We have written at length about the Sheffield Shield before. Usually in articles that attract about as much attention as your average Shield fixture. For the Shield exists inside its own little bubble, which contains only the players, a few diehard supporters and maybe a national selector who accidentally stumbled into the ground by mistake and can’t find their way back out again quickly enough.
But every now and then the Shield blossoms into something else entirely. Sure, nobody still watches the thing, but people start talking about it. The beginning of this Shield season was just one such example. The looming Ashes and the return of big name players grabbed the media’s attention. Thus it was all the more amusing when, despite the endless debate about wicket-keepers, all-rounders, and Mitchell Starc’s remarkable efficiency in cleaning up the tail (truly the three-ply toilet paper of international cricket) the plaudits were instead stolen by one:
Copeland belongs to a select group of Australian bowlers, amongst the likes of Michael Hogan and Clint McKay, who might be considered journeymen. Quicks remarkable not so much for their pace, but their wicket-taking prowess, longevity and almost universally daggy haircuts. It’s almost as though they are slavishly trying to model themselves on Glenn McGrath in hopes of emulating his success.
As models go they are good but not quite perfect, as they usually lack McGrath’s accuracy or his impeccable sense of timing. McGrath peaked at the right time and the right place (i.e. with New South Wales) to ensure a long stint in the Australian Test setup. This is something those others have lacked, and aside for a single cap for McKay (a topic for another article), only Copeland has earned a baggy green. Which, again, is almost certainly on account of his playing for New South Wales.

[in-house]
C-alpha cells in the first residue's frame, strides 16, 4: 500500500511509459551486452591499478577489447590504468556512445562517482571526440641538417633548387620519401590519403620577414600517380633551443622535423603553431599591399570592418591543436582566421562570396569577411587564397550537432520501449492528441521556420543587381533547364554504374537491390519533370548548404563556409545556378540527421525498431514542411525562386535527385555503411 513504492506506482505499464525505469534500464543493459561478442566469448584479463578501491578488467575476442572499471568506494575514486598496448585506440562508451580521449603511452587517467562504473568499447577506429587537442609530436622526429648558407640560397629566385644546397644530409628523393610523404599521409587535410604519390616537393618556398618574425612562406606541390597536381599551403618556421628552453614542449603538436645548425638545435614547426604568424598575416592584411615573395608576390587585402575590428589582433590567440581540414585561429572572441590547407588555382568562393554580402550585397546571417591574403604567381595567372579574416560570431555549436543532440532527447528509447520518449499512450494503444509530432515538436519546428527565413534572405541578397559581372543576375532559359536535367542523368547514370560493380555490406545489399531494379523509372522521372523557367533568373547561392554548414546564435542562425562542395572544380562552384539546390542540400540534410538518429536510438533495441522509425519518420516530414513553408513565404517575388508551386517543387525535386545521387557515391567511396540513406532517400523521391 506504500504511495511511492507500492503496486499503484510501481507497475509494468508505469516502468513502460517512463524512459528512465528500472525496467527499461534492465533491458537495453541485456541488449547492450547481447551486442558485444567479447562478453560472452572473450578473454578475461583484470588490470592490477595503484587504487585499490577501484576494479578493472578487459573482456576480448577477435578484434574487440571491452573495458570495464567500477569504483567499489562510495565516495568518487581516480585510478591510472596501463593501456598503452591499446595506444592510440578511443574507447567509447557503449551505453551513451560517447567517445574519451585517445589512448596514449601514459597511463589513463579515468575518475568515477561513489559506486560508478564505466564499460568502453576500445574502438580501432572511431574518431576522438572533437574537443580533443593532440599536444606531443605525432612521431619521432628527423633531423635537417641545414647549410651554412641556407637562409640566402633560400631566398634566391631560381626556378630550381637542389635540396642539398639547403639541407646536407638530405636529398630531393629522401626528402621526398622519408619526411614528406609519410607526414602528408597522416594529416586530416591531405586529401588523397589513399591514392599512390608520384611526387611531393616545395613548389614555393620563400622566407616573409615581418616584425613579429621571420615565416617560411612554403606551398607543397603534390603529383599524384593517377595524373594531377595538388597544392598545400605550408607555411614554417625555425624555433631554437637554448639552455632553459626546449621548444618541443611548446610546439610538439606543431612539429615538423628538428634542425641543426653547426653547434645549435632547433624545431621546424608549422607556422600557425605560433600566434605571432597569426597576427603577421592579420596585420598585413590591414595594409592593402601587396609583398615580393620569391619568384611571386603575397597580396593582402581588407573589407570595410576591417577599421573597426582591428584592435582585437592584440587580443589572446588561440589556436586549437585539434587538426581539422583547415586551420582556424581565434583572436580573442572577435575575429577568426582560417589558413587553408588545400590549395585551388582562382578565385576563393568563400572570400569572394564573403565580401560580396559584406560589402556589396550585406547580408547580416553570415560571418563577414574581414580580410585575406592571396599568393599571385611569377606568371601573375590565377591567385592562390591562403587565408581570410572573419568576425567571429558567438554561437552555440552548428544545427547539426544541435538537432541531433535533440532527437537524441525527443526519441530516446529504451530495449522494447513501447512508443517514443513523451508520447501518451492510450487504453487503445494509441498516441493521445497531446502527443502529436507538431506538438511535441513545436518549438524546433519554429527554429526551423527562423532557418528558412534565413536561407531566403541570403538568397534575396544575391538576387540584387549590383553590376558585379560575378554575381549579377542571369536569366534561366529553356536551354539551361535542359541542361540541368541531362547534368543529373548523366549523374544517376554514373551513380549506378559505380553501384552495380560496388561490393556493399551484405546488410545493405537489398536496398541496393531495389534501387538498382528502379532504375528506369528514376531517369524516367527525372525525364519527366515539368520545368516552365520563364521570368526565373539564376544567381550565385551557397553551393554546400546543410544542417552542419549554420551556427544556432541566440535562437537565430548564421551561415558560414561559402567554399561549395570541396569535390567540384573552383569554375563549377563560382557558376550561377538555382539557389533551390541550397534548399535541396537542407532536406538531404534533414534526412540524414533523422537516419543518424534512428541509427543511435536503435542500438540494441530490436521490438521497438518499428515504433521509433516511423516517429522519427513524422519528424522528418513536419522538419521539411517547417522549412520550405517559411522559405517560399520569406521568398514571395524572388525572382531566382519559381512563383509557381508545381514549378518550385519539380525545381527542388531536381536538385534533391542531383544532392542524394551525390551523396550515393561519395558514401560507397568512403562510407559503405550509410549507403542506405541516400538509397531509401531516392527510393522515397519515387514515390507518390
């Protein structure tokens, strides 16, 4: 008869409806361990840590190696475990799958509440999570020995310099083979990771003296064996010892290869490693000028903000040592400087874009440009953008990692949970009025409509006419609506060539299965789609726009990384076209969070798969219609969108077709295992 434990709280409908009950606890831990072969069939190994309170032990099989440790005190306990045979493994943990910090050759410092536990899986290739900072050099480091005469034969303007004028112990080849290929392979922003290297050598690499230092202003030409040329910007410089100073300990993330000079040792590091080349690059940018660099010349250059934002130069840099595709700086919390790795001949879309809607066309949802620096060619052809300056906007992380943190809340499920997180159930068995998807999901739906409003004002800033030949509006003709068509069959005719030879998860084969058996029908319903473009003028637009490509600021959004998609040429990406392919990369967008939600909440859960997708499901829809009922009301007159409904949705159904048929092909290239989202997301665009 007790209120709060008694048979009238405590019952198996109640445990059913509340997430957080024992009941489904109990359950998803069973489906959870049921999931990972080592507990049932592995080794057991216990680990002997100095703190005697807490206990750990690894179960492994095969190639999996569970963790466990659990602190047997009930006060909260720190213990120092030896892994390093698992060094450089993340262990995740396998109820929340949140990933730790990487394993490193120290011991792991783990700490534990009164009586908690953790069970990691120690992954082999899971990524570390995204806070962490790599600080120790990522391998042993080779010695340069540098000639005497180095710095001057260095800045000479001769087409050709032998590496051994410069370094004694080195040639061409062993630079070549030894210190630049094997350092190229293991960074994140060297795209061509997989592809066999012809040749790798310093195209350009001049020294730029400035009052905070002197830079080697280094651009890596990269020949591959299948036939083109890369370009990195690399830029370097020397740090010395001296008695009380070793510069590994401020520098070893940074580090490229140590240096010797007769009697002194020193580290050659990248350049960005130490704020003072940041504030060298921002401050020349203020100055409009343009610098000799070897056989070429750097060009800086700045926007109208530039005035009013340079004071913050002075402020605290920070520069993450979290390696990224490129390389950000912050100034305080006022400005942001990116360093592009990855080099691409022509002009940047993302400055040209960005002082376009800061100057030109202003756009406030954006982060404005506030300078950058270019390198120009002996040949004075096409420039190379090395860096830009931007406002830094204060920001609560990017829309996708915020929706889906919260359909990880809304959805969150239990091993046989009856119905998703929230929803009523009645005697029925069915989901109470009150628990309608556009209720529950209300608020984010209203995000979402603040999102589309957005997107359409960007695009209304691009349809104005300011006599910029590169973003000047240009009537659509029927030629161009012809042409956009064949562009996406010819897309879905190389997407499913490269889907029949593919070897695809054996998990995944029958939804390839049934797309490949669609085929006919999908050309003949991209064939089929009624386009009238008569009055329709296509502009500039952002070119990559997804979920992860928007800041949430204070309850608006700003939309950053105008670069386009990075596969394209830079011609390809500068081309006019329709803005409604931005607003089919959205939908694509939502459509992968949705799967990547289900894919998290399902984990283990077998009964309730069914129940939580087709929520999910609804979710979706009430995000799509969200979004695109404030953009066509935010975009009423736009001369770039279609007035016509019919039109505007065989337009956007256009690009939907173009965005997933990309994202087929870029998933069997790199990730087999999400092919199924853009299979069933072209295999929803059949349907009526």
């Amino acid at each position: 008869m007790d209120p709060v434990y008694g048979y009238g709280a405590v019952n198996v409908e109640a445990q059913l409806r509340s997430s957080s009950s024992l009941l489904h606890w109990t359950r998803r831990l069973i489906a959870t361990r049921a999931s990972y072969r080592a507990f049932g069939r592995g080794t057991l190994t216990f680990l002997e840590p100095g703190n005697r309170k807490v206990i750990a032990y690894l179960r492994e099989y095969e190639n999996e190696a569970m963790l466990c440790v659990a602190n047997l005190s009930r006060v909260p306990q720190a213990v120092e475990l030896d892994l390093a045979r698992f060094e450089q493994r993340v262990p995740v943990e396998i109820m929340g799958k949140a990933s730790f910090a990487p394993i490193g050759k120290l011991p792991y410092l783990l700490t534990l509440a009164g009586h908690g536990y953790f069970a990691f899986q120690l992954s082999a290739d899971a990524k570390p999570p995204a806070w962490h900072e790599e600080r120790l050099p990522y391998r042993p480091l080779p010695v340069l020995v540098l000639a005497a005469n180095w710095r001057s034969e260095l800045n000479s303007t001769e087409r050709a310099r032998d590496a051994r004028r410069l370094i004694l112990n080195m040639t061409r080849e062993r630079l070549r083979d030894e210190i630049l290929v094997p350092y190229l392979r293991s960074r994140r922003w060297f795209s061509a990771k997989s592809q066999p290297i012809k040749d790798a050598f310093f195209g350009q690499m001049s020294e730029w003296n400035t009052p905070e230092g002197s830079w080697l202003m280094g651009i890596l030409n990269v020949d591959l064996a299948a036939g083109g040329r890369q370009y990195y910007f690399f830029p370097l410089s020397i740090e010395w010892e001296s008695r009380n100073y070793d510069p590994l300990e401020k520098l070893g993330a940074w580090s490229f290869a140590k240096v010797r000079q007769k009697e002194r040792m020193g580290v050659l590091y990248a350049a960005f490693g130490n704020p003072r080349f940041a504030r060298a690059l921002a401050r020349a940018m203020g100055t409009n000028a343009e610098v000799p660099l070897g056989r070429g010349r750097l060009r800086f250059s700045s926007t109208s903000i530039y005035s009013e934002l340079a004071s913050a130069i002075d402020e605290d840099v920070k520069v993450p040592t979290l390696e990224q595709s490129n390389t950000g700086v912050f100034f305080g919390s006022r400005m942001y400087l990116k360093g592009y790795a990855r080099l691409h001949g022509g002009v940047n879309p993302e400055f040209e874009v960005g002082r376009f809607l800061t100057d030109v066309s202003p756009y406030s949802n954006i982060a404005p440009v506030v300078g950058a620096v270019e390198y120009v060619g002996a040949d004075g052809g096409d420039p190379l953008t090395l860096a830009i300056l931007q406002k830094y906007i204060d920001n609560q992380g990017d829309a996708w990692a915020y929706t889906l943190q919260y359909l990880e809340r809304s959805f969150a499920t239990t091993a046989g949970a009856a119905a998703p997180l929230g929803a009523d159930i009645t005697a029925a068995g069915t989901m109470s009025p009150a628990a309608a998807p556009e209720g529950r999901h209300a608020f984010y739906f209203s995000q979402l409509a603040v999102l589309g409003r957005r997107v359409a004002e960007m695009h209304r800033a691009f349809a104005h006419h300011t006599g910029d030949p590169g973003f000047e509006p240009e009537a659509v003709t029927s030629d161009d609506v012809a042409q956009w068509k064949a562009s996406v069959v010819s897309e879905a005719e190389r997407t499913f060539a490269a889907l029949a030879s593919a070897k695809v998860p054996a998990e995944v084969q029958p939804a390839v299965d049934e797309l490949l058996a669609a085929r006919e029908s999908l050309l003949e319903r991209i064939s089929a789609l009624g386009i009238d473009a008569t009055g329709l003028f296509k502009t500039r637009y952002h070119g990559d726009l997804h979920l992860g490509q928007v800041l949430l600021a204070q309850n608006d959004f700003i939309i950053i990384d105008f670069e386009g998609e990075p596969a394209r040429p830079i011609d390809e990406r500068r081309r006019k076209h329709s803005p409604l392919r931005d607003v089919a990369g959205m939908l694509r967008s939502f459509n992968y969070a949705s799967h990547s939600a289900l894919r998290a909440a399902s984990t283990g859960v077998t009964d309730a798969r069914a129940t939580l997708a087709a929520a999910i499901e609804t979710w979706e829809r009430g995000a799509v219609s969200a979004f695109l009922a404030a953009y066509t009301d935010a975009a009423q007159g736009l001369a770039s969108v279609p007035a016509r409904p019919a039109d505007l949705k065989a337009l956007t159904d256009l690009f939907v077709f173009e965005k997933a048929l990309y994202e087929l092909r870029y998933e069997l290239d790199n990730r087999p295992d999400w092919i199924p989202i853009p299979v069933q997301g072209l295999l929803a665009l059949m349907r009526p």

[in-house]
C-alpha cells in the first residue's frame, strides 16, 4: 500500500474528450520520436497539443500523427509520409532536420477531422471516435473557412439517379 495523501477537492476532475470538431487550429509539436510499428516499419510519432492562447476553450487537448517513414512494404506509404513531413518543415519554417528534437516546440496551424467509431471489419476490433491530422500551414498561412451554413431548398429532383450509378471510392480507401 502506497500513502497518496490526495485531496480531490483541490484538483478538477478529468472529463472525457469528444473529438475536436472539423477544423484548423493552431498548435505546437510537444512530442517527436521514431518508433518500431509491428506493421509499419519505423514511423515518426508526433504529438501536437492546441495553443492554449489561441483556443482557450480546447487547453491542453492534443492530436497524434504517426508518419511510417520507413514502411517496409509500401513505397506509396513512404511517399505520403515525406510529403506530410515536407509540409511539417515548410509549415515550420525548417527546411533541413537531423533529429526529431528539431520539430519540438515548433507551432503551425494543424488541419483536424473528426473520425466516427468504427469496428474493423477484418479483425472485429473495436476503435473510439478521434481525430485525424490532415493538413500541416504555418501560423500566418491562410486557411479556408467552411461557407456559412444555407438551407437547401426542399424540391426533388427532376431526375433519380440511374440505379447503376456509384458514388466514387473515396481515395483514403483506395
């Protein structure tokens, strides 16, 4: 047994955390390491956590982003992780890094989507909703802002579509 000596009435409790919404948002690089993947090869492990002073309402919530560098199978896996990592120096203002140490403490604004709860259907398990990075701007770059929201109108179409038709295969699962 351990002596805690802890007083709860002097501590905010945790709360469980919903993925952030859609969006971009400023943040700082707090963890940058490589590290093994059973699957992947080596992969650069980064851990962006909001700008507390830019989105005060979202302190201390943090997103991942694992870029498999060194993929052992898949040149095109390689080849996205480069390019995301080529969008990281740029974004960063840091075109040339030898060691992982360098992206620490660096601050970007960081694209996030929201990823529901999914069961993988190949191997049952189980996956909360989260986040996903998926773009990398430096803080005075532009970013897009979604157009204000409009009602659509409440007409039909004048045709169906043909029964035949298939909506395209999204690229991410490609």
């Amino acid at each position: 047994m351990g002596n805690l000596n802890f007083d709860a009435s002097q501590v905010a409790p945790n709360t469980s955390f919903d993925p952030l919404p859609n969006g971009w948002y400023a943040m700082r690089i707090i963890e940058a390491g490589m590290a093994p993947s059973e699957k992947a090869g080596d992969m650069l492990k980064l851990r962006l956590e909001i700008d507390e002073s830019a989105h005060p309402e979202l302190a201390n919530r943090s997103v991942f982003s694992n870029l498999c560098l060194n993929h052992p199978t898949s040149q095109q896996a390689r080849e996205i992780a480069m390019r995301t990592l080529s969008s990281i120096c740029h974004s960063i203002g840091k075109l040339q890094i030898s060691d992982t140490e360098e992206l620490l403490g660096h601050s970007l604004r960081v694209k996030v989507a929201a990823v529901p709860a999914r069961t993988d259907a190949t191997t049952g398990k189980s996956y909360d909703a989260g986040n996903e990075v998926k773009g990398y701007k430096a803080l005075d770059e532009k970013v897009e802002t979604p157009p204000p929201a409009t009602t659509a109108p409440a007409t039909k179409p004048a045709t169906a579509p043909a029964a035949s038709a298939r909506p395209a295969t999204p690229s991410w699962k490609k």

Copeland made his Test debut in Sri Lanka in 2011. A series in which Michael Clarke was also making his debut as Test captain. It was a series which Australia also won. Their last series win in Asia to be exact. Across the three Tests, Copeland contributed six wickets at 37 runs apiece. Not great, but not bad for subcontinental pitches either. And yet something was clearly amiss and his days as a Test cricketer, even at this early stage, were evidently marked.
The problem was that Copeland was slow. Not even medium fast slow, but rather nearly medium pacer slow. Clarke, as the new captain, hoping to instil an aggressive mindset in his charges, clearly wasn’t keen on having an economical packhorse in his ranks when he could have an out and out strike bowler instead. Rumours circulated that Clarke wasn’t happy at all with the selectors having dumped Copeland on him and for the next series, in South Africa, Copeland found himself replaced by Peter Siddle. Another workhorse to be sure, but a vastly more aggressive variant.
So ended Copeland’s brief Test career. A month of dutiful toil on unhelpful subcontinent pitches was rewarded with a swift boot up the arse, back to the state leagues where he belonged, and from which he will never again re-emerge. It’s for this reason that Copeland’s performance in the first Shield round was so hilarious. The press coverage beforehand was hyperbolic. Starc! Cummins! Hazlewood! And yet here was daggy Copeland, running through South Australia and denying the limelight to Cricket Australia’s darlings.
You could almost sense the fury of the selectors towards this pathetic relic who was denying the current Australian pace attack a proper hit out. Was it any surprise when Copeland was subsequently dropped for the next game? No more surprising than Cowan being dropped was. Which just makes it all the more satisfying to see Copeland, on his return, cheaply remove Matt Renshaw. Another giant middle finger to the Australian selectors who no doubt would love to send Copeland to the knackery by now.
Thus Copeland’s journey is a cautionary tale to other bowlers who might hope to follow in McGrath’s footsteps. Australia’s obsession with pace was entrenched with Clarke’s elevation to captaincy, and Copeland became but its first sacrificial victim. Players like Chadd Sayers can look forward to similar careers, and it would be advisable for them to follow instead the path of bowlers like Hogan and McKay to county cricket, where their ability is far more highly valued.
Meanwhile, for Copeland there is no limelight, no Big Bash, only the Sheffield Shield (when the big boys aren’t around) and the dubious recognition offered by the sad, pathetic, losers who actually pay any attention to that competition. People like us.